LOWELL AND "THE ATLANTIC MONTHLY"
The early eighteen-sixties in the annals of the short story center about The Atlantic Monthly. For the first time in the history of the form Boston became the distributing center, a change of base perplexing to one who has followed thus far the course of American fiction. New England literature during the mid-century had been uniformly serious. The short story, especially in the Boston atmosphere, was regarded as a magazine product, ephemeral stuff, "light reading," or at best a miniature novel that might serve as good exercise for young writers who were pluming their wings for serious flight. Collections of short stories were seldom mentioned by the reviewers, even in the lists of "books received." One may read quite through the early volumes of the New York Nation, which aimed to furnish a complete record of the current literary product, and be unaware that such a form existed.
One is surprised, therefore, to find the tremendously serious Boston Atlantic Monthly, 1857, making a specialty of short fiction. From its first issue, three short stories for each number seems to have been the policy of the magazine--in the first two volumes thirty-six pieces of fiction may fairly be rated as short stories. And by no means were they all written by New England writers. Most of the Middle States group appear in the early numbers: O'Brien, and George Arnold from the New York Bohemians, and James D. Whelpley, Bayard Taylor, Caroline Chesebro', and Rebecca Harding from a wider field. The monthly had been started at precisely the right moment. American magazines in quality had reached their lowest ebb. The Nation, reviewing in January, 1866, the Boston Every Saturday, then in charge of no less an editor than T. B. Aldrich, summed up the situation in this characteristic sentence:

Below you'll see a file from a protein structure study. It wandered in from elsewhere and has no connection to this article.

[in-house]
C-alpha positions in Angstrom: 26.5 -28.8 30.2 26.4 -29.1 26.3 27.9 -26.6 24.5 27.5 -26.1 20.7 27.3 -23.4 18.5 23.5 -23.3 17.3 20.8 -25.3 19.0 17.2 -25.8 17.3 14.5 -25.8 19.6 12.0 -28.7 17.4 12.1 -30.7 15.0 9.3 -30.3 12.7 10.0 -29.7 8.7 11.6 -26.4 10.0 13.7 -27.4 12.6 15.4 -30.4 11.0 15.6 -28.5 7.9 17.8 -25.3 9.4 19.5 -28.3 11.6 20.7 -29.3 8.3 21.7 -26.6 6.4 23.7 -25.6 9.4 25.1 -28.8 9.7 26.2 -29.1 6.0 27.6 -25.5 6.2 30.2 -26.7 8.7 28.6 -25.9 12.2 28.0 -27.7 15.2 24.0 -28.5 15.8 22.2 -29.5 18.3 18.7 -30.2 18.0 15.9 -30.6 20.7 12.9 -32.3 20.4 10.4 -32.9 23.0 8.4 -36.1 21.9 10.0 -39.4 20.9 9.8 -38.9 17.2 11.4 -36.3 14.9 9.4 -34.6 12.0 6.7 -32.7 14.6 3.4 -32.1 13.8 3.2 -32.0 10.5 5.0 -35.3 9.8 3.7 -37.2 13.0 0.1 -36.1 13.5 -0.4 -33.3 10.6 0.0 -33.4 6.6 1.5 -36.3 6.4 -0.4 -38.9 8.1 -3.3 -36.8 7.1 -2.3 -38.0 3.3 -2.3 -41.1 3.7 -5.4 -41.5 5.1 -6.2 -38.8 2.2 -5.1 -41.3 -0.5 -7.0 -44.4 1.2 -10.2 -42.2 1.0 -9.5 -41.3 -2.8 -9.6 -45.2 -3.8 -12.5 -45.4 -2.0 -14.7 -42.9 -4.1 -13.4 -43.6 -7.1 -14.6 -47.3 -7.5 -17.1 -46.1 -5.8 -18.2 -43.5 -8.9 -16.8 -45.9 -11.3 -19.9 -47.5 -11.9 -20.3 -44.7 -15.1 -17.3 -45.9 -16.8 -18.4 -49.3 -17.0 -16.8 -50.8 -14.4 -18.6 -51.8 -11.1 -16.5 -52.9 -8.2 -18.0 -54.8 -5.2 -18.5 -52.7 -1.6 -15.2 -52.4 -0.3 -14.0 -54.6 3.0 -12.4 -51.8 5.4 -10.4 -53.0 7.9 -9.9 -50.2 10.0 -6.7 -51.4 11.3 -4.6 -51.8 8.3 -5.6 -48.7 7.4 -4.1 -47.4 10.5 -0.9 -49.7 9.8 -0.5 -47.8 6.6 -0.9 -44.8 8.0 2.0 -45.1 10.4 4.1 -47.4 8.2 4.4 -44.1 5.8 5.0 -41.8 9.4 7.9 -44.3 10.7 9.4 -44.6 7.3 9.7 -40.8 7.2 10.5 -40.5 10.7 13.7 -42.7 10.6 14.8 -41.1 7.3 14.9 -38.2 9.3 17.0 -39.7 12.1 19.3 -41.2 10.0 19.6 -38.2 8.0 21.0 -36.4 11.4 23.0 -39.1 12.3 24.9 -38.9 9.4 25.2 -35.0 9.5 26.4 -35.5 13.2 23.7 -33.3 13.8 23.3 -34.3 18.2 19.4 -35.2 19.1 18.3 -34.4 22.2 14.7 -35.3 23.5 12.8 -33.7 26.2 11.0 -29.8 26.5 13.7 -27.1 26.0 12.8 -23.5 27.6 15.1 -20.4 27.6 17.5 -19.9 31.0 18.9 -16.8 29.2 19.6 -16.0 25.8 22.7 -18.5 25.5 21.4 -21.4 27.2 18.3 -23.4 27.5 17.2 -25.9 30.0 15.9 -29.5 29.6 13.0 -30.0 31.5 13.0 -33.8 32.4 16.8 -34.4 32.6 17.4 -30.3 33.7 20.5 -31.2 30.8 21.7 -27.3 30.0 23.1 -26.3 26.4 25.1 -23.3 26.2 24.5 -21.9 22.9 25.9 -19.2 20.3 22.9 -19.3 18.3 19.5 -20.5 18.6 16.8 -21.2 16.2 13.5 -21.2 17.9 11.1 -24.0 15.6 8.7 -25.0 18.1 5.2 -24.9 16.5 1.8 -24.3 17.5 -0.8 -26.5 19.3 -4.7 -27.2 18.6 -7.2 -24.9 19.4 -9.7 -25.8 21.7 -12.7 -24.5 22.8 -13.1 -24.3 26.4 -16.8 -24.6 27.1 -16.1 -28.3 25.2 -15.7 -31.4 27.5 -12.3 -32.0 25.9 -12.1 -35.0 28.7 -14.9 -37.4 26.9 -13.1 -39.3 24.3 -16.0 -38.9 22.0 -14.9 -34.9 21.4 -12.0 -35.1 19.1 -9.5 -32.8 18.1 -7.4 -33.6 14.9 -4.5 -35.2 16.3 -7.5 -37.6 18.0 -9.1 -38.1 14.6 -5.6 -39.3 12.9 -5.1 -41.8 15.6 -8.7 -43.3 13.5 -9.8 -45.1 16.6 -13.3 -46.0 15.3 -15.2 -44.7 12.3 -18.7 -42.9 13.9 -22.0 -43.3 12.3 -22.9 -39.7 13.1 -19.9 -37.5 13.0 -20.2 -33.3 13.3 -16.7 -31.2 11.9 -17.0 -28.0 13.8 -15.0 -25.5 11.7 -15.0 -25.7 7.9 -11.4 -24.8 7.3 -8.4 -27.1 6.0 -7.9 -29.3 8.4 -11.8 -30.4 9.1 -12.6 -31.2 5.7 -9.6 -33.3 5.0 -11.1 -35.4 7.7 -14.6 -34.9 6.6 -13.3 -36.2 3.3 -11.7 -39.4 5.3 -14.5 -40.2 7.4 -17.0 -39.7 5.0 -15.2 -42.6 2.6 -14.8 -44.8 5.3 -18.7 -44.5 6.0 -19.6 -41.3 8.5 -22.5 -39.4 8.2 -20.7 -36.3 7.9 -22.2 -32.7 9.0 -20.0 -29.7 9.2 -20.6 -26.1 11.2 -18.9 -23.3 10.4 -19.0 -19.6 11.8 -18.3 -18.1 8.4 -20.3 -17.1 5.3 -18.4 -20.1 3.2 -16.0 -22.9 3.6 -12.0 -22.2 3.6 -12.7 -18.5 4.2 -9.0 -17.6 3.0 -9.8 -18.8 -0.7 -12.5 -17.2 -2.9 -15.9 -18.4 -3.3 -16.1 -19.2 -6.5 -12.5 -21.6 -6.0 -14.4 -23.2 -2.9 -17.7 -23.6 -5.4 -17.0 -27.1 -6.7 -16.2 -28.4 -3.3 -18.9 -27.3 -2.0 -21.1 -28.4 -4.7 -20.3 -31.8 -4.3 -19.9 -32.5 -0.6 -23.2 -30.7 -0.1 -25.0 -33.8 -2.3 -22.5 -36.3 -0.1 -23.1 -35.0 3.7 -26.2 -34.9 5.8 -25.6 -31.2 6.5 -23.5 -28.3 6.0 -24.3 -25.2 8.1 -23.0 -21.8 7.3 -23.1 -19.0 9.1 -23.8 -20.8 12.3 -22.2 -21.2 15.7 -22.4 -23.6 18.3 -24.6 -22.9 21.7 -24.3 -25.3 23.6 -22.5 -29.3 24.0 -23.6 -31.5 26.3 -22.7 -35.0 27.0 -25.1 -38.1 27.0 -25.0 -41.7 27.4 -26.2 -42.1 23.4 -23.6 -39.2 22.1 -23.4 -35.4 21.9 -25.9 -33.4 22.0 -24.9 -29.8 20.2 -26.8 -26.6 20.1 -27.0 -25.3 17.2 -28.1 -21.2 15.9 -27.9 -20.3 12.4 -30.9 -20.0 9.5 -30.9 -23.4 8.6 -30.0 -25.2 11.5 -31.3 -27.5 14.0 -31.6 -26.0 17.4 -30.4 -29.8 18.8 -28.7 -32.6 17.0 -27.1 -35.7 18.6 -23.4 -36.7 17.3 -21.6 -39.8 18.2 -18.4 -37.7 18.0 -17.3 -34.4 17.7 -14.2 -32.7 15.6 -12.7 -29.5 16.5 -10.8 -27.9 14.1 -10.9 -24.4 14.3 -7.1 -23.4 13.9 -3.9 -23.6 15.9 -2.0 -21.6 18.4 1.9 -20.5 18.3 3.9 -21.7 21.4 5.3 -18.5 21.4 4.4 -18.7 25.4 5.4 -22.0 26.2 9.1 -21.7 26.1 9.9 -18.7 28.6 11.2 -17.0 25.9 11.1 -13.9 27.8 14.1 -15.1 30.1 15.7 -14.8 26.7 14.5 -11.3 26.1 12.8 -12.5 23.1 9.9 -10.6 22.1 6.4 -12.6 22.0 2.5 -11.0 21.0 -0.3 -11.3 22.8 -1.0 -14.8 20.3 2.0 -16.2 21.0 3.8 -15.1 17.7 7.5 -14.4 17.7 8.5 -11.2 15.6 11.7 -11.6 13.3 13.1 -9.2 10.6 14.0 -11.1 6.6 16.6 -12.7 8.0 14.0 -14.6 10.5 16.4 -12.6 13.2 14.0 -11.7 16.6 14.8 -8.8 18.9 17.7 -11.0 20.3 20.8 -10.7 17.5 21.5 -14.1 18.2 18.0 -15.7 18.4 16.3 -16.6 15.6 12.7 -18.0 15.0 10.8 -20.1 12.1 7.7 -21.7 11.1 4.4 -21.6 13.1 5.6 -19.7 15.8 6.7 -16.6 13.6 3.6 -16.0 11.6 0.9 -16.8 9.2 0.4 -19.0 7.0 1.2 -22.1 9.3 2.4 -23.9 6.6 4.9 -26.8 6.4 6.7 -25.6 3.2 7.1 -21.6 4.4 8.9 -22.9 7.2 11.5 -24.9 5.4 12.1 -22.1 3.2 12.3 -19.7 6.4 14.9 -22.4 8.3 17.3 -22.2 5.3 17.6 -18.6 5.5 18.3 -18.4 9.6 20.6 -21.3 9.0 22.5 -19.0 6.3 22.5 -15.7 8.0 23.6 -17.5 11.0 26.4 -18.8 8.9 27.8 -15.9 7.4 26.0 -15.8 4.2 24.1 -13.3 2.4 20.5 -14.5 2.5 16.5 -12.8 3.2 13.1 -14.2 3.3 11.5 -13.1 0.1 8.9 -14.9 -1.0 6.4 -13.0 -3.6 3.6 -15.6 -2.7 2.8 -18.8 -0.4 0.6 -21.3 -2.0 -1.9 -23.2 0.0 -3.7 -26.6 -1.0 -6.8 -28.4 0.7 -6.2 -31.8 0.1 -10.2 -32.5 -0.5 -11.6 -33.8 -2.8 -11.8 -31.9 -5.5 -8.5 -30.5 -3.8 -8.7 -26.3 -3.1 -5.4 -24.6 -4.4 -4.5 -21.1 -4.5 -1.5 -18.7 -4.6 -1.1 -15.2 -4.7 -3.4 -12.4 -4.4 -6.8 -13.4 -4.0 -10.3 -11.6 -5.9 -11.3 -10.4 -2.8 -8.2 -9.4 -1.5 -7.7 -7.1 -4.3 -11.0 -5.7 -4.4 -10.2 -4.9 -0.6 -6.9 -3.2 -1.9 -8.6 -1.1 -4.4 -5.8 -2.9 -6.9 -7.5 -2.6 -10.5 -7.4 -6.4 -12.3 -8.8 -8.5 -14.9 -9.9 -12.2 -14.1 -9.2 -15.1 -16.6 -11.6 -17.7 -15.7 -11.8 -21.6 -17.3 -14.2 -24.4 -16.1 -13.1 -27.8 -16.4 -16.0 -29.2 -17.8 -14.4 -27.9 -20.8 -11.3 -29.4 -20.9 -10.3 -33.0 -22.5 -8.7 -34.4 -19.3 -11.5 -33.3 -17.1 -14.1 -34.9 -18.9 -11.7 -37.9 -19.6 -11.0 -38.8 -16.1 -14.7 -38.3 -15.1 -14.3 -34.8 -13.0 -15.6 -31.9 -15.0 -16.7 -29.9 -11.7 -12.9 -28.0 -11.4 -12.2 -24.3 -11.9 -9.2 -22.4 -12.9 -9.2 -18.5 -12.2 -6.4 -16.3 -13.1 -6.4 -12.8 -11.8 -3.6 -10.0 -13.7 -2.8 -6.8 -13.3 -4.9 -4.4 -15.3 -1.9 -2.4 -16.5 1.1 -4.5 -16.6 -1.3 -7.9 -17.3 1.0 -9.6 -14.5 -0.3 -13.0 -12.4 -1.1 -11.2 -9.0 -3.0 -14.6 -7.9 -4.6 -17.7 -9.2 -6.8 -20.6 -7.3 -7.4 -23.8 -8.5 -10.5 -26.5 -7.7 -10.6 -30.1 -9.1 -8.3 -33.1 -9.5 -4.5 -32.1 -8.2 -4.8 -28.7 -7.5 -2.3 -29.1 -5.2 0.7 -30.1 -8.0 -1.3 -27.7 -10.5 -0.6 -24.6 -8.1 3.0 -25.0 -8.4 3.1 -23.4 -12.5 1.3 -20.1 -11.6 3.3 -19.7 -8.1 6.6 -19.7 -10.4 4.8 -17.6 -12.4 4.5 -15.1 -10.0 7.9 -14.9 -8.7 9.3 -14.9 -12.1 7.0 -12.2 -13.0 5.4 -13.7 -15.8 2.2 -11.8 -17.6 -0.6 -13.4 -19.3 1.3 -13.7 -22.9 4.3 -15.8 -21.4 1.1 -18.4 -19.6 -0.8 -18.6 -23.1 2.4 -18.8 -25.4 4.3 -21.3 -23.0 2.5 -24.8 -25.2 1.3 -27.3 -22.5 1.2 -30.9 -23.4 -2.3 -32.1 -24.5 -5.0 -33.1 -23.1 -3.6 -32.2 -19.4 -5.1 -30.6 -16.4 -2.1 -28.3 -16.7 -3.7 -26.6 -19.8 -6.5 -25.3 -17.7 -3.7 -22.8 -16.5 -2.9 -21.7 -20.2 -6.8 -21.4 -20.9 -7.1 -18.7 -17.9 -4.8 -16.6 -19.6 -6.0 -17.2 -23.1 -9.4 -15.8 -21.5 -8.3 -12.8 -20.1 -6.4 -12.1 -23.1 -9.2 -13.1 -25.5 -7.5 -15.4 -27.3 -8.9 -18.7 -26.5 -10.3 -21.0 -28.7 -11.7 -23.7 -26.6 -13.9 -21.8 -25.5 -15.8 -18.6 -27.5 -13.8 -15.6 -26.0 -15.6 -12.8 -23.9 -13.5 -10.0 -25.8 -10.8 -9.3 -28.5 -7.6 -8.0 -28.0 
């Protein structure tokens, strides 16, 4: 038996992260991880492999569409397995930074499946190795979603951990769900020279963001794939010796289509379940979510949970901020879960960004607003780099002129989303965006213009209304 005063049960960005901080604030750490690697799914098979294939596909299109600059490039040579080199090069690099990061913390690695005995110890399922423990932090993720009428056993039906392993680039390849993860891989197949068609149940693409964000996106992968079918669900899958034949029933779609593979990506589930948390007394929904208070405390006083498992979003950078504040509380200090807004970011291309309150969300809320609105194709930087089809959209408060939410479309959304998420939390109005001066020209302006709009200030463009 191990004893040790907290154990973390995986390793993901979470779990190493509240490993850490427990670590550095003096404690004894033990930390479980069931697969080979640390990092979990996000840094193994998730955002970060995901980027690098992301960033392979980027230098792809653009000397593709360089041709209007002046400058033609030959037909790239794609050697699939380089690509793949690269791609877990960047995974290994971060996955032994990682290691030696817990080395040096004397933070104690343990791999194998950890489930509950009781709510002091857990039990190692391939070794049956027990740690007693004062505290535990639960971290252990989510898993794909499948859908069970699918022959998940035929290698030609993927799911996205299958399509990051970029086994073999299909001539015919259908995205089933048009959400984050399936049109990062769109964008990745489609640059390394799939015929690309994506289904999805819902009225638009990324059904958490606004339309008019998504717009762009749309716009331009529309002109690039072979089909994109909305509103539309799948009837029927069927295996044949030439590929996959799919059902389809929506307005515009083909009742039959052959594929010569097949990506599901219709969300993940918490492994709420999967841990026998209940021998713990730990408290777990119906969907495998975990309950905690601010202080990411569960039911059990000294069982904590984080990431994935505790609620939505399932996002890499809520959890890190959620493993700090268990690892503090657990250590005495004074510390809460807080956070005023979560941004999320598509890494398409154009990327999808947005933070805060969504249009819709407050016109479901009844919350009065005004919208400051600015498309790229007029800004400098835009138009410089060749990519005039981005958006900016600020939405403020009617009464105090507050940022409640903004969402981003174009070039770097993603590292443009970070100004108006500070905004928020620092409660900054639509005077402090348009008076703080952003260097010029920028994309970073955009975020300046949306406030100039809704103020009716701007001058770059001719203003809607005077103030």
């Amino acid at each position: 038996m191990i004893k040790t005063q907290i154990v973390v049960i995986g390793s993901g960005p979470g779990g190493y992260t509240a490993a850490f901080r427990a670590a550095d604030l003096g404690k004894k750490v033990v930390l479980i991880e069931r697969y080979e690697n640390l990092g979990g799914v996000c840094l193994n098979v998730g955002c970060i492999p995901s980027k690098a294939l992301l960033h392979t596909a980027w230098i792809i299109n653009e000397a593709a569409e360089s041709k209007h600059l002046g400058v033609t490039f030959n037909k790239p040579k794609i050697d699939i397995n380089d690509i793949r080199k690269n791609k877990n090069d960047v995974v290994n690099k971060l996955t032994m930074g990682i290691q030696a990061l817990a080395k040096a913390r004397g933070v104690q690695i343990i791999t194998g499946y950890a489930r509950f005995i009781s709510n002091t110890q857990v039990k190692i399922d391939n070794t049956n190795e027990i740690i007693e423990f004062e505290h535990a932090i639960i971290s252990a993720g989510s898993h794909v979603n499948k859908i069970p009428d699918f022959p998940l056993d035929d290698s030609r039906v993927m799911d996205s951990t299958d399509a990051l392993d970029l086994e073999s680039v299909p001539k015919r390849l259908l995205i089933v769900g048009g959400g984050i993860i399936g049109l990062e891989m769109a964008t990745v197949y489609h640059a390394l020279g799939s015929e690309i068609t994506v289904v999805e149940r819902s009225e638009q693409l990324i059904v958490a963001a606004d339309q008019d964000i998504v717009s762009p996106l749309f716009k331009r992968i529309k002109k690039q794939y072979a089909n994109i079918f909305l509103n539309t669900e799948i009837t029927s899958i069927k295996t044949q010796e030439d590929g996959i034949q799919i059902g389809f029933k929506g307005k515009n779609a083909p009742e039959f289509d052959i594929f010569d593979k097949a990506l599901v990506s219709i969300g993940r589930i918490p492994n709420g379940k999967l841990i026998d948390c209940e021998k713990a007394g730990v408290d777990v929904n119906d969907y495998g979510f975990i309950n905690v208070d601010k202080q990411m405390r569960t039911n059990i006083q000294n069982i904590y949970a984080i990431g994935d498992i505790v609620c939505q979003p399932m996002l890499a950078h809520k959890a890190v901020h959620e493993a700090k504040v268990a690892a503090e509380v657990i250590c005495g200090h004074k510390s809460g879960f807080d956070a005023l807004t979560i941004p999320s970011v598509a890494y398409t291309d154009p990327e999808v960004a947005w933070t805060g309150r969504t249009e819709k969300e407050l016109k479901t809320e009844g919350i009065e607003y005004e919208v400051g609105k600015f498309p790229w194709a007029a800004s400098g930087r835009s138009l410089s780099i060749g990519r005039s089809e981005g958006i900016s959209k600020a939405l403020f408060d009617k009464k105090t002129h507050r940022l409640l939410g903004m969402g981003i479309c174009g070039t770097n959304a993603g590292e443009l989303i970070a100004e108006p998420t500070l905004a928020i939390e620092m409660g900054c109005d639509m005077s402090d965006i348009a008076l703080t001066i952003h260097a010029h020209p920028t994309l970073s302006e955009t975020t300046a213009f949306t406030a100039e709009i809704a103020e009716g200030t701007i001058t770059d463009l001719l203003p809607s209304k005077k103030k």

As for the articles themselves, we do not find them first-rate, and, indeed, they are of the flavor of too much literature printed for the first